Osteoarthritis and mobility problems in older dogs – how you can help

Article by Dr Alex Crow

Dr Alex Crow is an RCVS licensed Veterinary Surgeon who has a special interest in neurology and soft tissue surgery. He is passionate about educating pet parents so they can better care for their pets.

As dogs age, they tend to become slower and less athletic. Much like in humans, a dog’s joints can deteriorate over time leading to stiffness and mobility issues. You might notice that your dog becomes reluctant to exercise and under the fur there could be a reduction in muscle mass.

Osteoarthritis is one of the most common causes of mobility issues in older dogs; it is the broad term for degeneration of your dog’s joints which leads to inflammation, pain, and a decreased range of motion.

Can any dog develop osteoarthritis?

Although any dog can develop osteoarthritis, there are some factors that may predispose certain individuals to the condition.

For example, larger breed dogs tend to be more affected than smaller breeds. Or if your dog sustained injuries when they were younger, they might develop osteoarthritis in the same areas.

Genetics can play a part too; dogs predisposed to elbow or hip dysplasia may suffer from a lack of mobility and even pain in these joints as they age.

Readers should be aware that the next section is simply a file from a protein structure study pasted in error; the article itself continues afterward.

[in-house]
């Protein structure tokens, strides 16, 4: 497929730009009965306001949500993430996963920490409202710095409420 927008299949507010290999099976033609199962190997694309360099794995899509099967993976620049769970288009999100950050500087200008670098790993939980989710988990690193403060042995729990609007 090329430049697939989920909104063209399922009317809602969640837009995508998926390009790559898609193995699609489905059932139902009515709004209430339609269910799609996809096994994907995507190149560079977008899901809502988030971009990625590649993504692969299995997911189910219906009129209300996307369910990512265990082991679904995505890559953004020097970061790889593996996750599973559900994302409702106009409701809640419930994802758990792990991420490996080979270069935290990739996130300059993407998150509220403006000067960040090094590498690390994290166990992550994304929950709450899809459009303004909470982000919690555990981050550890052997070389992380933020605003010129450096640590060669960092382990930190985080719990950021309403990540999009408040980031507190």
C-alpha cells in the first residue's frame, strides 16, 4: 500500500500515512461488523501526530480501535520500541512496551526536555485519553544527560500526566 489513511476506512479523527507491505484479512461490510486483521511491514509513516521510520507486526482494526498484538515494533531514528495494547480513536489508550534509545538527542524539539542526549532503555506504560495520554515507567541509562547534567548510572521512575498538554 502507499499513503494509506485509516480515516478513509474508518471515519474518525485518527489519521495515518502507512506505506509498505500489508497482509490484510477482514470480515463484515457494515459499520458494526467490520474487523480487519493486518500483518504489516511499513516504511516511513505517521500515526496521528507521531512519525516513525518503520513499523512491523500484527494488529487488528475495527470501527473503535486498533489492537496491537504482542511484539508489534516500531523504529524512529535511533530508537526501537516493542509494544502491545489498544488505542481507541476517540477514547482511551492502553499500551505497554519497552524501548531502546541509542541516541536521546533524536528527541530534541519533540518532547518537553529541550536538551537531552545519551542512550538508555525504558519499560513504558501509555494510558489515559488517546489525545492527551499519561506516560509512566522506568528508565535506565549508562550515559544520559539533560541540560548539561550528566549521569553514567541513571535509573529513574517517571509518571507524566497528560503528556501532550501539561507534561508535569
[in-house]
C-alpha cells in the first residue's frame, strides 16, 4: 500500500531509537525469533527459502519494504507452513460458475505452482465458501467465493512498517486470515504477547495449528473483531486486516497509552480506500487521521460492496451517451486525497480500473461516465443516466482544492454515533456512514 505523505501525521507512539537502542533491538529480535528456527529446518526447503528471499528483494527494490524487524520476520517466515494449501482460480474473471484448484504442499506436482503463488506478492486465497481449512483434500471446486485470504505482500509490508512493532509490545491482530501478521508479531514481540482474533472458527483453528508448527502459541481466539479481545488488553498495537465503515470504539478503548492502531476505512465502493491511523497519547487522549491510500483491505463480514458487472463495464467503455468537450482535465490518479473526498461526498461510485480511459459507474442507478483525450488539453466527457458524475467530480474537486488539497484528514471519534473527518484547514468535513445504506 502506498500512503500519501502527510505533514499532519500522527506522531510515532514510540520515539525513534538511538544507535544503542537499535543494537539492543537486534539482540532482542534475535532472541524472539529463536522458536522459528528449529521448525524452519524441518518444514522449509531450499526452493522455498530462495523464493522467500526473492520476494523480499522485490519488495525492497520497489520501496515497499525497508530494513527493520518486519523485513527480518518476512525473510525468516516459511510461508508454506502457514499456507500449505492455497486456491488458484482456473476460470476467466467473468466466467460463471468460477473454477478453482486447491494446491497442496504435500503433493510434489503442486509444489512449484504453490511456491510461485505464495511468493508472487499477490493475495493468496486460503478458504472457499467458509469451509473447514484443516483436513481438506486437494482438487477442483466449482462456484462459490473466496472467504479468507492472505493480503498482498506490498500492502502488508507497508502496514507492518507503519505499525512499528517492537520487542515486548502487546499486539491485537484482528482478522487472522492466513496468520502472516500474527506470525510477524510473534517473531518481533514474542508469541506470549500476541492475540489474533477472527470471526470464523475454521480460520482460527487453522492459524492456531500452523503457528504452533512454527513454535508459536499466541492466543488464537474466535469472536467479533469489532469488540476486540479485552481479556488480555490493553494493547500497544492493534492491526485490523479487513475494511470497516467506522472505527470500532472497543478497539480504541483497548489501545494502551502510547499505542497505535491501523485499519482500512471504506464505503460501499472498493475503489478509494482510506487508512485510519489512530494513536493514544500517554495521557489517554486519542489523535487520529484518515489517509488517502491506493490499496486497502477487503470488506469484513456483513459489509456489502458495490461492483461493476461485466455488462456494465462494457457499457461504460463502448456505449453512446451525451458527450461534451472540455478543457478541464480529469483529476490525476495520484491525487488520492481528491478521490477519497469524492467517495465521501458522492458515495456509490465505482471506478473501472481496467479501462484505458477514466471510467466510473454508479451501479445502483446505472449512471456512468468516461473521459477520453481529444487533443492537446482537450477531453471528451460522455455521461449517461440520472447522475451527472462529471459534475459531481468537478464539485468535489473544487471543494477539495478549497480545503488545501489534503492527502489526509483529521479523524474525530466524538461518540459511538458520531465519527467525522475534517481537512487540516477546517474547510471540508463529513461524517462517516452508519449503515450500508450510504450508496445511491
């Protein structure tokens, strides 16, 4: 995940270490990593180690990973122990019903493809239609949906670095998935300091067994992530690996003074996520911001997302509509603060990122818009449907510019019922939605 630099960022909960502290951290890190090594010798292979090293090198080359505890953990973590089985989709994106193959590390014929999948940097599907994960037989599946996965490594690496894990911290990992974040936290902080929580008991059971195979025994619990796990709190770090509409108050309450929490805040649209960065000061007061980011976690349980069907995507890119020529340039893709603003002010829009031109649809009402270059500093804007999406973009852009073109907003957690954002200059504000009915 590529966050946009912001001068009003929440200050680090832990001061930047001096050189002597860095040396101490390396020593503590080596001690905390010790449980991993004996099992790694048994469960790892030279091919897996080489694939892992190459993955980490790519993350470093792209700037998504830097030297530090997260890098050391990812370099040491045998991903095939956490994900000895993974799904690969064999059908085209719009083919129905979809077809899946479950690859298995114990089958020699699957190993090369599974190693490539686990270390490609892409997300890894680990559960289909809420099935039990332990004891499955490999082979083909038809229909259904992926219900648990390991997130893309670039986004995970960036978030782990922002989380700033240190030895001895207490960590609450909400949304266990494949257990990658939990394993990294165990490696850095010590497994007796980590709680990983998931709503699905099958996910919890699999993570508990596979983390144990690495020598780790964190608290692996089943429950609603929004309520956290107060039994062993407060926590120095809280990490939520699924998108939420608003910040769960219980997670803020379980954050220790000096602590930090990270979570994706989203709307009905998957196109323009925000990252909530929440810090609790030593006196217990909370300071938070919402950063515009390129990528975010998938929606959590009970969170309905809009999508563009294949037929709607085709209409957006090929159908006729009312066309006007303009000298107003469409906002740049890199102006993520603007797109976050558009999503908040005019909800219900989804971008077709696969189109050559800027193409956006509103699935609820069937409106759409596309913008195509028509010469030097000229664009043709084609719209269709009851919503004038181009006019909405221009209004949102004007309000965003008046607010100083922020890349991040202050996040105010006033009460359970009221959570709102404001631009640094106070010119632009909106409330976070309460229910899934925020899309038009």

Time of year is also a factor. The condition will often be worse in the winter months as the cold weather puts more pressure on your dog’s aching joints.

However, just because these problems are an expected part of old age, that doesn’t mean that your dog’s quality of life needs to suffer. There are some simple things that you can do to help improve you elderly dog’s mobility.

Make it easier for your dog to get around the house

The furniture around your house that once acted as a playground for your younger athletic dog may now seem more like an unnecessary obstacle course.

Make it easy for your dog to get between their favourite spots in the house and consider moving their feeding bowl and favourite beds close together.

Climbing the stairs, climbing onto the couch, and getting into the car can be some of the most challenging tasks for an aging dog. They can potentially cause injury.

Ramps, pet steps, and grip pads can be a great way to make these tasks easier for your dog while still allowing them to remain independent and reach their favourite spots. Also, be aware of any slippery surfaces within your house. Wooden and laminate flooring can be like an ice rink for unsteady dogs; by adding rugs on top of these surfaces, you can provide more traction for your dog allowing them to get around much easier.

Even a simple change such as trimming your dog’s nails can have a positive effect on their mobility. Overgrown nails can get caught leading to pain and discomfort. If you’re nervous about trimming your dog’s nails yourself, your local vet or groomer should be able to help.

Keep your dog active

Old dog running

It may be tempting to give your geriatric dog an easier life as they begin to slow down but this is a vicious cycle. Over time, a lack of exercise will result in muscle wastage as the body breaks down muscle tissue that is no longer in use. Reduced muscle mass then leads to weakness and a lack of support for your dog’s vulnerable aging joints. It is therefore extremely important to keep your elderly dog active on a daily basis with low intensity exercise, so as to not wear them out.